Photo ©: Mike Jones via

We just can’t catch a break. We made it through Covid and the seemingly endless lockdowns and here comes monkeypox.

Monkeypox has thrown us all for a loop. It can be particularly unpleasant disease that’s easily spread through body contact and is particularly prevalent among men who have sex with men. Although it’s not classed as a sexually transmitted infection, the majority of cases reported in the UK are a result of sexual contact due to up close and personal body contact.

Monekypox is here and (due to an ineffective government – more on that later) it’s not going anywhere in the short term. So, what can we do about it? How can we prevent it? And what damage is it doing to our mental wellbeing and us as a community?


We surveyed 574 people about their monkeypox experiences, how it has impacted their sex lives and their mental wellbeing. Here are some of the main takeaways from the survey:

WE ASKED: Have you had monkeypox?

  • Yes – 5%
  • No – 85%
  • Not sure – 10%

Have you had the monkeypox vaccine?

  • Yes – 30%
  • No – 70%

Has monkeypox made you more anxious about sex?

  • Yes – 69%
  • No – 24%
  • I’m not sure – 7%

Have you stopped having sex because of

  • Yes – 39%
  • No – 61%

Has monkeypox had a negative impact on your mental wellbeing?

  • Yes – 42%
  • No – 39%
  • I’m not sure – 19%


A vaccine for monkeypox has been made available to those most at risk, which is focused on men who have sex with men and have multiple sexual partners. The vaccine itself is the smallpox (MVA) vaccine which provides a good level of protection against monkeypox. However, how available is the vaccine really? And how many of us have had it?

30% of respondents to our survey told us that they’ve had the monkeypox vaccine. 78% made an appointment, while 14% waited for a walk-in.

“During a routine PrEP appointment they said I was not in the high risk group so it would have to wait,” one of our respondents, G, tells us, “but then later that day they called me to say I would be offered vaccine now as someone had clearly realised I did actually fit the high risk category, and I had the vaccine at a booked appointment a week later.”

David, 53, says, “We arrived early for a walk-in appointment, so we were in and out in 30 minutes, but when we left the queue was easily 100-200 guys long.”

OC explains, “I went to the walk-in at Guys Hospital on Sun 31 July. I got there at 10:50 and I was done by 14:00ish but I didn’t mind having to wait in line so long, it was necessary and the staff did an amazing job.”

“It was simple, straightforward and I was given an information sheet to read beforehand. The nurses and clinicians answered my queries and allayed any concerns I had about side effects,” Laks, 47, tell us.

J, 50, had less of a straightforward time: “It was really stressful getting an appointment. I scanned a QR code on Twitter, sent my details by email and a few days later received notification that I had an appointment. Fortunately, I could make it. The process at Guy’s was great except that I needed my NHS number - no one had mentioned this previously and I got the impression (I may be wrong) that without it I would not be able to have the vaccine. I found it on my phone. Thinking about it now, I scanned the QR code without even thinking it could be a scam, but such was my level of stress about getting the vaccine, I went ahead. Telephone helplines have been really unhelpful, with a lack of information and a lack of knowledge.”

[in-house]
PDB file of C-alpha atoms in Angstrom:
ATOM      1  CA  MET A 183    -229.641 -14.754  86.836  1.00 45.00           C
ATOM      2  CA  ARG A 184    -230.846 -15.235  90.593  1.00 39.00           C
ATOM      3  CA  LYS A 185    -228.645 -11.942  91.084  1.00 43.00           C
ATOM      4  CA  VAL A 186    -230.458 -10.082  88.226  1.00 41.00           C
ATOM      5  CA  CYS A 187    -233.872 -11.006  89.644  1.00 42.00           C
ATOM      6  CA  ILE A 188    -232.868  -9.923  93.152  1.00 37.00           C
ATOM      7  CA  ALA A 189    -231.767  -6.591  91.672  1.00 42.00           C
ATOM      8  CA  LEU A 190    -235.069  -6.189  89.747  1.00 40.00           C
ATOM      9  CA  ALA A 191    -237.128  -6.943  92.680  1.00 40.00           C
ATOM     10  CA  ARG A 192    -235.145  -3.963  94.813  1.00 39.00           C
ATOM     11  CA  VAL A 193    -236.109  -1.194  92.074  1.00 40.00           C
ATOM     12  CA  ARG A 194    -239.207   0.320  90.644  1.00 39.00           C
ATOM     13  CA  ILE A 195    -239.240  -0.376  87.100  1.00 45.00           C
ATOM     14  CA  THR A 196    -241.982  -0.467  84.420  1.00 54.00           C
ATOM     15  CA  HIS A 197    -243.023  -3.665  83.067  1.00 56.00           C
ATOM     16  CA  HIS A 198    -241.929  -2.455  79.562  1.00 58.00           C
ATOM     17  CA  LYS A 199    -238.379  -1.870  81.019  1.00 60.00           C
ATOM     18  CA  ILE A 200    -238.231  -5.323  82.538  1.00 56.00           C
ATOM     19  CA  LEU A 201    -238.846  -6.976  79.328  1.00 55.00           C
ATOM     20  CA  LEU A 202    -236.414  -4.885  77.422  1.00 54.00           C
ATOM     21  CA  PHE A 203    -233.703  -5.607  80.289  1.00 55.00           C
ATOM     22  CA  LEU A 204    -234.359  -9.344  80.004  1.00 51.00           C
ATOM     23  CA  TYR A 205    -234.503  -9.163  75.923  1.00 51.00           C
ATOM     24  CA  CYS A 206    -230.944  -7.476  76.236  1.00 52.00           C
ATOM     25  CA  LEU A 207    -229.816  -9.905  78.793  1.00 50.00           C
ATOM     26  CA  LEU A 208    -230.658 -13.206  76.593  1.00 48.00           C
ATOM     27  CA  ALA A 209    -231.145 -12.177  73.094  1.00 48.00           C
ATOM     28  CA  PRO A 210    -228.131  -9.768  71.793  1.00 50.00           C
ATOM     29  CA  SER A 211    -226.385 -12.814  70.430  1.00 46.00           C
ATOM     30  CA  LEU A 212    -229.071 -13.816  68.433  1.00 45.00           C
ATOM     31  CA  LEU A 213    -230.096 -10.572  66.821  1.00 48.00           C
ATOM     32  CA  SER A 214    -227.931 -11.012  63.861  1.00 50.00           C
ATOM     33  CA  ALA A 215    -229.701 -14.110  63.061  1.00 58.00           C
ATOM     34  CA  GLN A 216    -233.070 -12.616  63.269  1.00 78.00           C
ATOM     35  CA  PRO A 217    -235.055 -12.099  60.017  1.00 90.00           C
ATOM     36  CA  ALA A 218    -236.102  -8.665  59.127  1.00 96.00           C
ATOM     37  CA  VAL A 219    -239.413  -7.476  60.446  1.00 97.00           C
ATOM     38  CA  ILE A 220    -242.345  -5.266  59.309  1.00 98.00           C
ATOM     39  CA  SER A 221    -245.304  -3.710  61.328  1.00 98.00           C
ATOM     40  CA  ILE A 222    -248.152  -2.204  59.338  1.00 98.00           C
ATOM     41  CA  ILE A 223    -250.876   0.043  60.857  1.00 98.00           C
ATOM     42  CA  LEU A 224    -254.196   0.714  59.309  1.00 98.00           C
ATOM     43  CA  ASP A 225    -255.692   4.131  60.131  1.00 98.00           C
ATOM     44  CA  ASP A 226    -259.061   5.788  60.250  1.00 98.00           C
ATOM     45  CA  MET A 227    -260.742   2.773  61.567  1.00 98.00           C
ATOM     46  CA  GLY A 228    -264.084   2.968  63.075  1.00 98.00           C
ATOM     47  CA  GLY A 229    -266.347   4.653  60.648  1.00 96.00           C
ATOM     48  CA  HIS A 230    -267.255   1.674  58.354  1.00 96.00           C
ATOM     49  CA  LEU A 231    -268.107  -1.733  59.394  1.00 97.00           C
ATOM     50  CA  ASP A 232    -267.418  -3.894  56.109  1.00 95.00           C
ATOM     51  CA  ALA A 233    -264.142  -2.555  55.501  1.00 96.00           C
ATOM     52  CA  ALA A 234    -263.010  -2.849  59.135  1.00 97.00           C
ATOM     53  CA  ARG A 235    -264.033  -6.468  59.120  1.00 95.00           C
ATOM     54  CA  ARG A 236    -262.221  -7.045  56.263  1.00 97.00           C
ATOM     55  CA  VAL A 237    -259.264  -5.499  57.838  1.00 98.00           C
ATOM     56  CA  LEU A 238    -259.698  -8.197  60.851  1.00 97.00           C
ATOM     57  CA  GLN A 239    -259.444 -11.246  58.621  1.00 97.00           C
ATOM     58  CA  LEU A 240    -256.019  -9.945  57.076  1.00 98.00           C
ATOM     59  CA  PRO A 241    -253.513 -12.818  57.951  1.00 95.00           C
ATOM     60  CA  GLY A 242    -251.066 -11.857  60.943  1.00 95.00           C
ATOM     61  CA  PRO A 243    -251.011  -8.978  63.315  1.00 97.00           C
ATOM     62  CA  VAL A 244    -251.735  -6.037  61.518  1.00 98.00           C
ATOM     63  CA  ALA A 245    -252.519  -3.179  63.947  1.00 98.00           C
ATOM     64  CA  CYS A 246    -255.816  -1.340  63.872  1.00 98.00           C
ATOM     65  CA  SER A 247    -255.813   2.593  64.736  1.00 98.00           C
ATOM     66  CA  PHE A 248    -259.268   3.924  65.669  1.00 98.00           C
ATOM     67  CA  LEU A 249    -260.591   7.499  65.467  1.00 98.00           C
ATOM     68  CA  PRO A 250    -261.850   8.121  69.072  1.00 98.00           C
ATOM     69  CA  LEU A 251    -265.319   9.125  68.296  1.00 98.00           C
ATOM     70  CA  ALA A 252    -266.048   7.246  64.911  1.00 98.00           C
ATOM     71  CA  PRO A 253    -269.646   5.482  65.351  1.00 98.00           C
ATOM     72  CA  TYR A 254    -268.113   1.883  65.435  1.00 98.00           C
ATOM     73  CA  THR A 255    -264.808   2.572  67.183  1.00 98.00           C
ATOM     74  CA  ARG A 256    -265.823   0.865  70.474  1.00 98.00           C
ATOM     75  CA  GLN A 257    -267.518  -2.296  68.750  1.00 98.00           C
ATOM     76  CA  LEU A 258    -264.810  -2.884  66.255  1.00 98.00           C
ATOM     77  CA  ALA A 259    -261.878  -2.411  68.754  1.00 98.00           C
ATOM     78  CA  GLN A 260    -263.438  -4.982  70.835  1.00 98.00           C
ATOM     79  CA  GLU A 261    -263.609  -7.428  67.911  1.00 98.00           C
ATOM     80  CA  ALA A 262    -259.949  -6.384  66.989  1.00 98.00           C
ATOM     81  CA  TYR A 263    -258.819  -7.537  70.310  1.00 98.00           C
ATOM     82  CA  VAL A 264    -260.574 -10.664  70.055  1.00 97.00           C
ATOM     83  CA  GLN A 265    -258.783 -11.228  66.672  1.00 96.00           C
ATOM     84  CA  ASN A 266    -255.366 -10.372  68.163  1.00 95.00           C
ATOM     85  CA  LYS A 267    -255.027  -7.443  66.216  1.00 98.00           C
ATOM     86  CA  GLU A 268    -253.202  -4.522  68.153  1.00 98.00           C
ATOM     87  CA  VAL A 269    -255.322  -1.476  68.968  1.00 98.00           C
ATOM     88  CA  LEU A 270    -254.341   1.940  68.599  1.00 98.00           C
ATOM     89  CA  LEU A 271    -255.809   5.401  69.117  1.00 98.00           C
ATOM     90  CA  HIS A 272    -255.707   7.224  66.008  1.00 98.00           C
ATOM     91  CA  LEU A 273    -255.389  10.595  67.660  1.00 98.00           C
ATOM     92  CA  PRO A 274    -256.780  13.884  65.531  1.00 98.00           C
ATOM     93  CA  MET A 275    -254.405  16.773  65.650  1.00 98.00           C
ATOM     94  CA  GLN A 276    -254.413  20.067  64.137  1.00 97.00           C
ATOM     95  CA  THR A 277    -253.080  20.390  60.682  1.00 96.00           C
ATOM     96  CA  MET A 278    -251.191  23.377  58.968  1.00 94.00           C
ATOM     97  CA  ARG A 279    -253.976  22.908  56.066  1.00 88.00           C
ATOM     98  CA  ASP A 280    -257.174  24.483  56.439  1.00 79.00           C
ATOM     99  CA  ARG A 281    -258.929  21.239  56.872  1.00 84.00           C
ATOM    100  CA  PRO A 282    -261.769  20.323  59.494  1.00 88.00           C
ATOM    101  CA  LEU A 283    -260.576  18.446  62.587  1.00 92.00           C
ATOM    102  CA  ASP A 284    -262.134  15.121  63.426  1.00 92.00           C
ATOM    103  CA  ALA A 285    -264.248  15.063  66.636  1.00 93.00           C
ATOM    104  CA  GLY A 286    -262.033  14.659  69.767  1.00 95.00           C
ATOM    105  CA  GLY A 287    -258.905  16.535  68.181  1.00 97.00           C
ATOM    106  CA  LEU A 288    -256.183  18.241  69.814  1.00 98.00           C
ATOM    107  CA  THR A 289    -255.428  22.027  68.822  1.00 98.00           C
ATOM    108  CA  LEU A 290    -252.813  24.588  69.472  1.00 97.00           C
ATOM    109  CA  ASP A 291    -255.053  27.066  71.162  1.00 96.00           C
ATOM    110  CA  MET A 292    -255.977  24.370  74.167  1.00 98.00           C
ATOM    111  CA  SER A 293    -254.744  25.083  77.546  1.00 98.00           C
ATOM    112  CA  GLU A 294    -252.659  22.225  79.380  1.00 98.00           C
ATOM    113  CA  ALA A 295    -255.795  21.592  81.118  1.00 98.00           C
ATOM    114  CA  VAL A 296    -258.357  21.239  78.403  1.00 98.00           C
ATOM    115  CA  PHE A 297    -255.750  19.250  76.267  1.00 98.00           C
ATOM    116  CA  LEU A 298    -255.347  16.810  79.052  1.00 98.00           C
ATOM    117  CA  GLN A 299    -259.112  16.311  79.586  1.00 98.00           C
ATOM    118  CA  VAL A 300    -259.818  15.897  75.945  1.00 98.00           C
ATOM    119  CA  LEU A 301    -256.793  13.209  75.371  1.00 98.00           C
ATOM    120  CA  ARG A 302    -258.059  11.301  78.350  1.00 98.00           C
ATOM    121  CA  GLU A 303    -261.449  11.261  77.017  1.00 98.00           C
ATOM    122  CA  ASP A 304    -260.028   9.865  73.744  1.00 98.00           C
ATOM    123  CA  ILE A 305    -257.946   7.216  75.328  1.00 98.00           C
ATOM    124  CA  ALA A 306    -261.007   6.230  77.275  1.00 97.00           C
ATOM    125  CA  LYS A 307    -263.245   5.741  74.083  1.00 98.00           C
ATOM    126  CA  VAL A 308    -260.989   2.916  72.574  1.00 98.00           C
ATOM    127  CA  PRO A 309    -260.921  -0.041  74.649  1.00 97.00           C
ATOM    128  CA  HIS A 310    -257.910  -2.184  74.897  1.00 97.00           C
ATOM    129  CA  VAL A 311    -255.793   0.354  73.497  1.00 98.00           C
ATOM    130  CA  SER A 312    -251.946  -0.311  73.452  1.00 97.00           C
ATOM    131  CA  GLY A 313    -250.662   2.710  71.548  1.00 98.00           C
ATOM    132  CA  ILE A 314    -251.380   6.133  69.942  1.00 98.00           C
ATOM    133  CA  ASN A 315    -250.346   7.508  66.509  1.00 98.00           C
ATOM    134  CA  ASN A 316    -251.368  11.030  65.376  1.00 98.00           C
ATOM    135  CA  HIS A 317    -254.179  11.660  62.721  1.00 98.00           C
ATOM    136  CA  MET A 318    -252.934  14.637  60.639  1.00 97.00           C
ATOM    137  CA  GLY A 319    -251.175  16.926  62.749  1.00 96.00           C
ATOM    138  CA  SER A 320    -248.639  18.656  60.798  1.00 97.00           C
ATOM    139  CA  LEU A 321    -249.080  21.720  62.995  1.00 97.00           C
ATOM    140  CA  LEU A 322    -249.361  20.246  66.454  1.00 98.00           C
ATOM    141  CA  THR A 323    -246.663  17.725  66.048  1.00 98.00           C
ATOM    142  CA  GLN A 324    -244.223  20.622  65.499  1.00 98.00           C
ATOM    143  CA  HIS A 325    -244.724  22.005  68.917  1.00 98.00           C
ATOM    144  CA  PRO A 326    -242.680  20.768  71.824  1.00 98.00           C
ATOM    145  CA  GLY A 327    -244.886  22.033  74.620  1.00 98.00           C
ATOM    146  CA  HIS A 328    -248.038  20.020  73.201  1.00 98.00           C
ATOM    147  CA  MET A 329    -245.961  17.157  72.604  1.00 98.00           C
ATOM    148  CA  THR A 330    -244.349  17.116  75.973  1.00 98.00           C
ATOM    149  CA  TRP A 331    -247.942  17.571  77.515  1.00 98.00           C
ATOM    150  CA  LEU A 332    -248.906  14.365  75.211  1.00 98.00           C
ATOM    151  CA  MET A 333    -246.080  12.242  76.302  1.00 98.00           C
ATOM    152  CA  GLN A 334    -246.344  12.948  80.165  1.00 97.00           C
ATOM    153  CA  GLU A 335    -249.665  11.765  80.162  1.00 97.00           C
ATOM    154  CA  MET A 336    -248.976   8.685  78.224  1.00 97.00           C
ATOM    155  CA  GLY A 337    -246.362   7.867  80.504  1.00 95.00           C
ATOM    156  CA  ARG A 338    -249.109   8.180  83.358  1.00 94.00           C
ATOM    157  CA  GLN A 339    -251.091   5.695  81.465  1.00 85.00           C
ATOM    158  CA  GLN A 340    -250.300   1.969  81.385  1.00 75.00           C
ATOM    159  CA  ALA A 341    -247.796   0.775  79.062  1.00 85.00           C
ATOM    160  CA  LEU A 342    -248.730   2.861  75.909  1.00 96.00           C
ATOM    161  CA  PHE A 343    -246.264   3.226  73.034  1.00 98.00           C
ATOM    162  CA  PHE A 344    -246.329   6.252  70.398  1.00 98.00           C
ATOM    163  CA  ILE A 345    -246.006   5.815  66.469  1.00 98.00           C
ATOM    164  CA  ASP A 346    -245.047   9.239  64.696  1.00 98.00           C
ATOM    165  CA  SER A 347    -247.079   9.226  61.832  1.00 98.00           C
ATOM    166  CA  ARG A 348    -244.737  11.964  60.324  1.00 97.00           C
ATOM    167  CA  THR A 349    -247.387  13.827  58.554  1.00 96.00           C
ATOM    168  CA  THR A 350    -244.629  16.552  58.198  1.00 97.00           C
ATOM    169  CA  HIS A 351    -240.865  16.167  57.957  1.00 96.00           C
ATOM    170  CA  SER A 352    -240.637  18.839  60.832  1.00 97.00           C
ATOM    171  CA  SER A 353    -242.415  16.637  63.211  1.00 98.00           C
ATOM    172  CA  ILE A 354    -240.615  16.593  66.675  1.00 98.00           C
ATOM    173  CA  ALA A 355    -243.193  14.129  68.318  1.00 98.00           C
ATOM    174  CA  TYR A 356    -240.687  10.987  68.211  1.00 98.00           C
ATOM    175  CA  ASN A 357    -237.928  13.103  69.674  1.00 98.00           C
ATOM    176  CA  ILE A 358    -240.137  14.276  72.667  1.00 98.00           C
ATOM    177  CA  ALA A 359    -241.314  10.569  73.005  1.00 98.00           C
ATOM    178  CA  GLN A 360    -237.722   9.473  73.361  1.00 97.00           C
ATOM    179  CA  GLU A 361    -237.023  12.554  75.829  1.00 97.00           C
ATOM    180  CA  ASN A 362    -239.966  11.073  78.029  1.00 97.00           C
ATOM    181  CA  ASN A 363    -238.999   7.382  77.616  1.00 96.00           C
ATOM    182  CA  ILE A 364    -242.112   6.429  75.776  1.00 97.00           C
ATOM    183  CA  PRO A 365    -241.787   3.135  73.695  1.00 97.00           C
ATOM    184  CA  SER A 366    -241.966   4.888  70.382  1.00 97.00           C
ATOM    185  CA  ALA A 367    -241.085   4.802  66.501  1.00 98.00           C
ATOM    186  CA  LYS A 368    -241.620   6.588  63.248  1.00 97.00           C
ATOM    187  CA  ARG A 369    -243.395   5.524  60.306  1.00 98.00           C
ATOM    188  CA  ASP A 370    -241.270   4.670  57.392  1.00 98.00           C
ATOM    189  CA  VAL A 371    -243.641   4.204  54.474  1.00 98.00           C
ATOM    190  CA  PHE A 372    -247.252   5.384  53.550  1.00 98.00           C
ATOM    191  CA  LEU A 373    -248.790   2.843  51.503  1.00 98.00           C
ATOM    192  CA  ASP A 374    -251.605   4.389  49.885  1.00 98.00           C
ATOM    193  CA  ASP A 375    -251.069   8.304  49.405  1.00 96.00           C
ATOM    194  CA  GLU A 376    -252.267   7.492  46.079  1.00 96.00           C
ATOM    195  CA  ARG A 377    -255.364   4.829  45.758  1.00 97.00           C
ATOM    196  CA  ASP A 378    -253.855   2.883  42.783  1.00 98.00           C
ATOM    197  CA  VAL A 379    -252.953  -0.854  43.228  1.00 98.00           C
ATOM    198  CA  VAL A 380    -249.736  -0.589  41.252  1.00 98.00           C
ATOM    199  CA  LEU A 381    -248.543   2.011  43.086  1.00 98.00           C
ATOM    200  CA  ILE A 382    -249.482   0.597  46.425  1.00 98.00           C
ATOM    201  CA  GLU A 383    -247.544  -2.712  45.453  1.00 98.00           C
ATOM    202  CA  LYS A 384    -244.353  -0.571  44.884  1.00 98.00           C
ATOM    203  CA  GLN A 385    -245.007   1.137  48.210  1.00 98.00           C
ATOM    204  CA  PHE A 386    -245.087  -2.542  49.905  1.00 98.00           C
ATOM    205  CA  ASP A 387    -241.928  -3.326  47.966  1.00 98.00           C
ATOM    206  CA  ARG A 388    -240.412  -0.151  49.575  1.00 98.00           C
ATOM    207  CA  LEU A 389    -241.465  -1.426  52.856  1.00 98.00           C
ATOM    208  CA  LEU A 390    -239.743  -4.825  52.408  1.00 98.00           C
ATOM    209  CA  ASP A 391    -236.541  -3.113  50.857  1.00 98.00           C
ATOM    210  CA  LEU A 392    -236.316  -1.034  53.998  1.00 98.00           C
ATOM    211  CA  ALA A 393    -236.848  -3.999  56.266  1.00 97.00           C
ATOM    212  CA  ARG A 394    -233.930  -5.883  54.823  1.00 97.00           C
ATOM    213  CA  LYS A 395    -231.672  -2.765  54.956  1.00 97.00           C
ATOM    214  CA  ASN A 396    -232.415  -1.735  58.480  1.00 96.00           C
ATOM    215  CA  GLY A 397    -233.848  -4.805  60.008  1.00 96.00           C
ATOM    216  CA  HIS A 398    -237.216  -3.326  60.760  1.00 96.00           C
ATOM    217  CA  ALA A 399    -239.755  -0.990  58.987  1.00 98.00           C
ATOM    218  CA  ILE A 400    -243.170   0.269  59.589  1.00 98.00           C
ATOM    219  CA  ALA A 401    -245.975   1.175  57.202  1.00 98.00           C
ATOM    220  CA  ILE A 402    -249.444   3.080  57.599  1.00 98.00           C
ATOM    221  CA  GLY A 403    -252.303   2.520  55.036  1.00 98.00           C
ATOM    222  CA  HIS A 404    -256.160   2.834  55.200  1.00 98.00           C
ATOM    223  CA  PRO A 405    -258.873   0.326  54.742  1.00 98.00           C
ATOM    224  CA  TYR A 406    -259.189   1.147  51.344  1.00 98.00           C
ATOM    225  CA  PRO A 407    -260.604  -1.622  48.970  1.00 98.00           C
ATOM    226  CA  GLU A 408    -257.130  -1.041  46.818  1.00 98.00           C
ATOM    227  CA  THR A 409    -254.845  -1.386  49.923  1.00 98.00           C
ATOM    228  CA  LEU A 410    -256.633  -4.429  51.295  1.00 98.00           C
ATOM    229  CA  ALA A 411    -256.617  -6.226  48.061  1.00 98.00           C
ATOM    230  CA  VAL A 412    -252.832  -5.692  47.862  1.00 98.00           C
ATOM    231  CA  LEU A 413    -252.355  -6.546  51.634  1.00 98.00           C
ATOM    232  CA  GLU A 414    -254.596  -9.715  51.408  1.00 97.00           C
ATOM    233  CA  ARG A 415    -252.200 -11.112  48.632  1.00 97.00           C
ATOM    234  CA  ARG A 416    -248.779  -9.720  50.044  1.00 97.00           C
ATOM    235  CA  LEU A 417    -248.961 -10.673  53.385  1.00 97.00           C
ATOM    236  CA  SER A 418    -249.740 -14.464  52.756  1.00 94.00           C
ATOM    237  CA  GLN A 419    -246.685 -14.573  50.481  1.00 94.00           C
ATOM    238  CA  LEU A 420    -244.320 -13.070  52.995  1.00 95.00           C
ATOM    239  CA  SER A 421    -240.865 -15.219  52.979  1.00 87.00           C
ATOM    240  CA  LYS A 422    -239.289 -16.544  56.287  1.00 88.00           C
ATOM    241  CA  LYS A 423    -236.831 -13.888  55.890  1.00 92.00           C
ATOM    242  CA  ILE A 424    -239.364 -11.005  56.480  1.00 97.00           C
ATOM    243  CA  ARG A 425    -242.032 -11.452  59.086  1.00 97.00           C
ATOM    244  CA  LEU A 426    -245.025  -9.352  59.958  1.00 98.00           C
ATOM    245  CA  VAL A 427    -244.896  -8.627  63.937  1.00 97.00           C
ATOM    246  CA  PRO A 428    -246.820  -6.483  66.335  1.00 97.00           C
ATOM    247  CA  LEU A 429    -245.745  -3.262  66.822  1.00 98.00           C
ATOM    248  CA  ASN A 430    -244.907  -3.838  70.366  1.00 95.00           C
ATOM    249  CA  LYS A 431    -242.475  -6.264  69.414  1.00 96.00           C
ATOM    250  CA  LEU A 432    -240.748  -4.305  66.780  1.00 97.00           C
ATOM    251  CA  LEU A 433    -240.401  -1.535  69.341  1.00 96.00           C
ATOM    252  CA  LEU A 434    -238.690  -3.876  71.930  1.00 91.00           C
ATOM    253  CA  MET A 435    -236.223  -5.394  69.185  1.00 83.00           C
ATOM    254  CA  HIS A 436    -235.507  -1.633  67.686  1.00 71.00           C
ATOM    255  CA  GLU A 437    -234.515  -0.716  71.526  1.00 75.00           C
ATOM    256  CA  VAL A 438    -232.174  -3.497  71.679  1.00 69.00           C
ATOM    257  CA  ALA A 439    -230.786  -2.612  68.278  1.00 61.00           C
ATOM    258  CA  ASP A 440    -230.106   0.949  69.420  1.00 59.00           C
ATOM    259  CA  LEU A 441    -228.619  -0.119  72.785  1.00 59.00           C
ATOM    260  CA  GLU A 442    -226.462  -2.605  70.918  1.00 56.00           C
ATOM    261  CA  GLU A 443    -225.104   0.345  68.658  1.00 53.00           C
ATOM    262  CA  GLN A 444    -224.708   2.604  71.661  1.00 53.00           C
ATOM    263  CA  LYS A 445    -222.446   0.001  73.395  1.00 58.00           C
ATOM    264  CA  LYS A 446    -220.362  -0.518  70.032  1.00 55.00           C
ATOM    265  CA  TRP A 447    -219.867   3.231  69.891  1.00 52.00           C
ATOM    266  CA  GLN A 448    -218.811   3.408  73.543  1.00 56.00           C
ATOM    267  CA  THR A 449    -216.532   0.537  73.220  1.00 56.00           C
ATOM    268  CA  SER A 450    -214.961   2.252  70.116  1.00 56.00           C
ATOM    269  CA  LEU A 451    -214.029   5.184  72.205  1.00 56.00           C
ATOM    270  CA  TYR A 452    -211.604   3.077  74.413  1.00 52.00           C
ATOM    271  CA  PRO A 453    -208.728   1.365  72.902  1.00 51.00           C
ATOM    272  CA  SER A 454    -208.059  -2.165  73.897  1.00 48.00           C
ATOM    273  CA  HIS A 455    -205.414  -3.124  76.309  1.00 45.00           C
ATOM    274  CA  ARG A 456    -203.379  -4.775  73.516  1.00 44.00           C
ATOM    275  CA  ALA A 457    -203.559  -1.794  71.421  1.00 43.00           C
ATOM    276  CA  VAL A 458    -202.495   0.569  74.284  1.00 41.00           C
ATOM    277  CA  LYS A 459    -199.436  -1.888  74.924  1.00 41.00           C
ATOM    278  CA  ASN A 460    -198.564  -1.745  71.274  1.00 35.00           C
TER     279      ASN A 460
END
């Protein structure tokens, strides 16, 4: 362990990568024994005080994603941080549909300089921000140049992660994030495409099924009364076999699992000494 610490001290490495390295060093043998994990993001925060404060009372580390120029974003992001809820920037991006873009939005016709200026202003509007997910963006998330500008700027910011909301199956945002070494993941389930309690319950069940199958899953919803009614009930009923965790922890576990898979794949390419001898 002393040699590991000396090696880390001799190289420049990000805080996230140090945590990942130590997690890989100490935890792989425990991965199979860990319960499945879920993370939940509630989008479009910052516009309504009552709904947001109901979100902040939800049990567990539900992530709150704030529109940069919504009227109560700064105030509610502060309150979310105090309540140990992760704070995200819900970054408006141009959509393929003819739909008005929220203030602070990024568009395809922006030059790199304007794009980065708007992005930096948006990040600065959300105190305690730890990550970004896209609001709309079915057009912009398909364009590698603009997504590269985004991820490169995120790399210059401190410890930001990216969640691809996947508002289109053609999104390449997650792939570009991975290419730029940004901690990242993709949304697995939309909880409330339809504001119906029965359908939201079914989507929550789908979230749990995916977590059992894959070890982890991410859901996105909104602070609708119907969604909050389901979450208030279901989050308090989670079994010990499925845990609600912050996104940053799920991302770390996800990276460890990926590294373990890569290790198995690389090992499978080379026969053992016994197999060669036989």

While people are getting vaccinations in their arms slowly, where are we at with current vaccine availability and how many have actually had the vaccine?

“Close to 25,000 individuals have so far received one dose of vaccine in the UK,” explains Dr Will Nutland, the co-founder of Prepster and The Love Tank. “There’s currently very little vaccine available in the UK, due to a global shortage. Sexual health clinics have a very limited supply and it’s currently not likely that substantial vaccine will become available until the end of September. UKHSA colleagues are working hard behind-the-scenes to try to access supplies faster. This is frustrating for everyone: NHS staff, epidemiologists, and those of us who want to receive vaccines.”

When we asked how they found out about the vaccine an overwhelming 41% said they got their information through friends, with 34% finding out on Twitter.

Paul told us: “I only found out about the booking system at Guy’s Hospital through Twitter which was frustrating but quite empowering that gay community is helping each other. It was quite a wait on the day as clinic was running an hour late, but everyone was friendly and professional. Two weeks later my HIV clinic texted me too, so I feel there should be some sort of oversight to feed this information.”

70% of respondents told us that they haven’t been vaccinated, some because they haven’t had the
opportunity to have it yet and some through choice.

We asked: why haven’t you been vaccinated?

  • I’m waiting for the vaccine to become available - 40%
  • I don’t know how to get the vaccine - 29%
  • I’m not eligible to get the vaccine at the moment - 20%
  • The vaccine isn’t available in my area - 23%
  • I didn’t know there was a vaccine -10%
  • I don’t want the vaccine - 9%
  • I’ve booked my vaccine - 4%